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Multi-million dollar grant to enhance Australian blindness services

22 April, 2009 | Joing Media Release, Sydney, Australia

Microsoft Australia and Vision Australia today announced an expansion of their strategic relationship with the provision of Microsoft’s biggest software donation grant in Australia to date, valued at over AUD$6.6 million (US$4.5 million)*.

With 300,000 Australians currently blind or with low vision, the grant will help Vision Australia to significantly enhance the services it provides to support thousands of Australians. The grant will also assist with the upgrade of Vision Australia’s IT systems, ultimately enabling greater collaboration between staff, enhancing fundraising efforts, and improving the organisation’s overall operational capability and efficiency.

When Kenny Johar first started developing signs of Retinitis Pigmentosa as an ambitious Year 12 student, he was in denial of his deteriorating eyesight.

"From early on, I had high career aspirations. I was not about to let a vision impairment stop me from achieving my ambitions," said Mr Johar.

The Microsoft technology upgrades will bring Vision Australia clients like Kenny enormous benefits. For example the creation of accessible on-line communities, such as blog capabilities and discussion forums, will help people who are blind or have low vision to overcome key social issues, such as social isolation and loneliness.

In addition, the creation of an online library will enable clients to subscribe to a variety of newspapers and magazines as well as download the content in a format they can access through assistive technology. This significant development has the potential to enable Vision Australia to create the world’s largest digitally accessible library.

“Less than 5% of published information is available in formats that can be read by people who are blind or have low vision. By harnessing digital technology, Vision Australia and Microsoft are working in partnership to revolutionise the way our clients access the written word,” said Mr Gerard Menses, CEO, Vision Australia.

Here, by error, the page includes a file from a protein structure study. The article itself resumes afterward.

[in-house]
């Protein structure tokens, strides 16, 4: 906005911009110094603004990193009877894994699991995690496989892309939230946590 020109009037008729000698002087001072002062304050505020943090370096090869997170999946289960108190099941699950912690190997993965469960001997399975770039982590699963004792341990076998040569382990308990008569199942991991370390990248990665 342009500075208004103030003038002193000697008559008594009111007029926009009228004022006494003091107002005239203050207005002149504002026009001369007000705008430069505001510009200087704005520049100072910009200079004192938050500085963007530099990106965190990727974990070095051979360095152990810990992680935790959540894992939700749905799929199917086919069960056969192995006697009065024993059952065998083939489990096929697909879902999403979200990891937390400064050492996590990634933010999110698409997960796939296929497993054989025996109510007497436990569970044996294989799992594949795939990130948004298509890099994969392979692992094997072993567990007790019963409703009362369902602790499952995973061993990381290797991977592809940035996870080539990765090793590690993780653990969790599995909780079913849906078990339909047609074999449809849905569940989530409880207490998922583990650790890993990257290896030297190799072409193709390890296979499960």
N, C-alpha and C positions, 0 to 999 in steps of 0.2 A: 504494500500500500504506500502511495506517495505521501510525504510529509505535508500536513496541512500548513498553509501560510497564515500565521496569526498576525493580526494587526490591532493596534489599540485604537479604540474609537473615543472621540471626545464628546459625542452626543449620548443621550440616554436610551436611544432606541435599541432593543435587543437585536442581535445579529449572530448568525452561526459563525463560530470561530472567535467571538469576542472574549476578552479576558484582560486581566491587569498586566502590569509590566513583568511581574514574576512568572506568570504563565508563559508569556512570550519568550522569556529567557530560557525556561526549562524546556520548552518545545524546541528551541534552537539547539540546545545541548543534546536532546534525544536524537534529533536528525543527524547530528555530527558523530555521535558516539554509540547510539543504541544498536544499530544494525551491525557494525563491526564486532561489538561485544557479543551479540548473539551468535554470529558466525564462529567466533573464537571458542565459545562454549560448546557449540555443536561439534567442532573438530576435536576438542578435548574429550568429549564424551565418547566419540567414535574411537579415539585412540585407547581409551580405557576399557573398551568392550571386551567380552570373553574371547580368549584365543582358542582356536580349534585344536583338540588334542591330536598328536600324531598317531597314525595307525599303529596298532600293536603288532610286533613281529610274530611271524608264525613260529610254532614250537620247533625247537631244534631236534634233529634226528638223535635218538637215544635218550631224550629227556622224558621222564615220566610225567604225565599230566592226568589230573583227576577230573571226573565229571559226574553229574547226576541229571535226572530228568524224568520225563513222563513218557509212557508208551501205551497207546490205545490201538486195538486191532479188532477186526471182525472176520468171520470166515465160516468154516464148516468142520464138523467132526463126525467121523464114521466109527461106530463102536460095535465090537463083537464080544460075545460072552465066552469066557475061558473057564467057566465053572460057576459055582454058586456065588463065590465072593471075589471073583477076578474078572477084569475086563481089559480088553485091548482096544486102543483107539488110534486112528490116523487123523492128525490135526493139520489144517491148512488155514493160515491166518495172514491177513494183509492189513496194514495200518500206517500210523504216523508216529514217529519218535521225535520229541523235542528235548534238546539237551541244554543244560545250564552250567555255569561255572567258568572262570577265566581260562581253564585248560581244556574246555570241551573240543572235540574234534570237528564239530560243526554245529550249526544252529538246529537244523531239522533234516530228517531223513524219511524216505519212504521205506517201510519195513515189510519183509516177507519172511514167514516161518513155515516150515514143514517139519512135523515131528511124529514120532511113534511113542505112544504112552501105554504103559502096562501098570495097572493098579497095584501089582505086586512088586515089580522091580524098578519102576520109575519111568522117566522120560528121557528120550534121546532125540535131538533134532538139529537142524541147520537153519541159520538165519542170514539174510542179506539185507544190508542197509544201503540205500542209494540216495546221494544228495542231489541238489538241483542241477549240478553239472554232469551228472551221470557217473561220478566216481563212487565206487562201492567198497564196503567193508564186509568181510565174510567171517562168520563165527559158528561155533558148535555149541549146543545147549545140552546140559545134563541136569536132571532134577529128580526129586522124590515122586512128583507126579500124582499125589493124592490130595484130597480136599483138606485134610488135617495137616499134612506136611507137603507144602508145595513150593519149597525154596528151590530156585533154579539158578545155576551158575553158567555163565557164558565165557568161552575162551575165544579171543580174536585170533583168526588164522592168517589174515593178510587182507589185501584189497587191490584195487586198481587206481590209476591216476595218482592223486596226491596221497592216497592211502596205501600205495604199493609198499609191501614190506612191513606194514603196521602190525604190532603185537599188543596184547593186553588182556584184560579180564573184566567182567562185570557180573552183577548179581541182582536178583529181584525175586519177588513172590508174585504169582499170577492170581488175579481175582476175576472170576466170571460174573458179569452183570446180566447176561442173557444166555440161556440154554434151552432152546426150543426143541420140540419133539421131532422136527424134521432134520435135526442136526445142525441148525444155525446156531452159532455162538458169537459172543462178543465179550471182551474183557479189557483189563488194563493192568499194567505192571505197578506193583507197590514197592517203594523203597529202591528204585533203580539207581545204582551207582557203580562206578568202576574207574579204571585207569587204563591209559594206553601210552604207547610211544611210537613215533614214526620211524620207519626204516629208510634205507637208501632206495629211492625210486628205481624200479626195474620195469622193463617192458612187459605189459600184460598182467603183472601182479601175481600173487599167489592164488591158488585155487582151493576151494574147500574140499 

Vision Australia is also taking on the role of research and development advisor to Microsoft, helping the company to make its products and services more user-friendly and accessible for people who are blind or have low vision.

“Information is at the heart of modern society, it’s what makes us tick,” said Mr John Galligan, director of Corporate Affairs, Microsoft Australia.

“Imagine then only having limited or no access at all to written information. Advances in technology combined with the efforts of organisations like Vision Australia mean we are well on the way to making this a thing of the past for people who are blind or who have low vision,” he said.

“Microsoft and Vision Australia have a shared goal to enhance the quality of life of people who are blind or have low vision, as well as their families. We view our relationship with Vision Australia as world-class and a benchmark for our engagement with accessibility groups across the world.”

Microsoft’s support for Vision Australia is part of its Unlimited Potential (UP) program, a commitment to help people realise their potential through the power of software and technology.

About Microsoft

Founded in 1975, Microsoft (Nasdaq "MSFT") is the worldwide leader in software, services and solutions that help people and businesses realise their full potential.

About Vision Australia

As the nation’s leading provider of blindness and low vision services Vision Australia offers the skills, equipment and support that enables thousands of Australians to live the lives they choose.

For further information or to arrange an interview, please contact:

Marie-Claire Suter
Tel: 0414 789 605
marie-claire@howorth.com.au

Ben Tan
Tel: 0418 488 827
btan@microsoft.com
 

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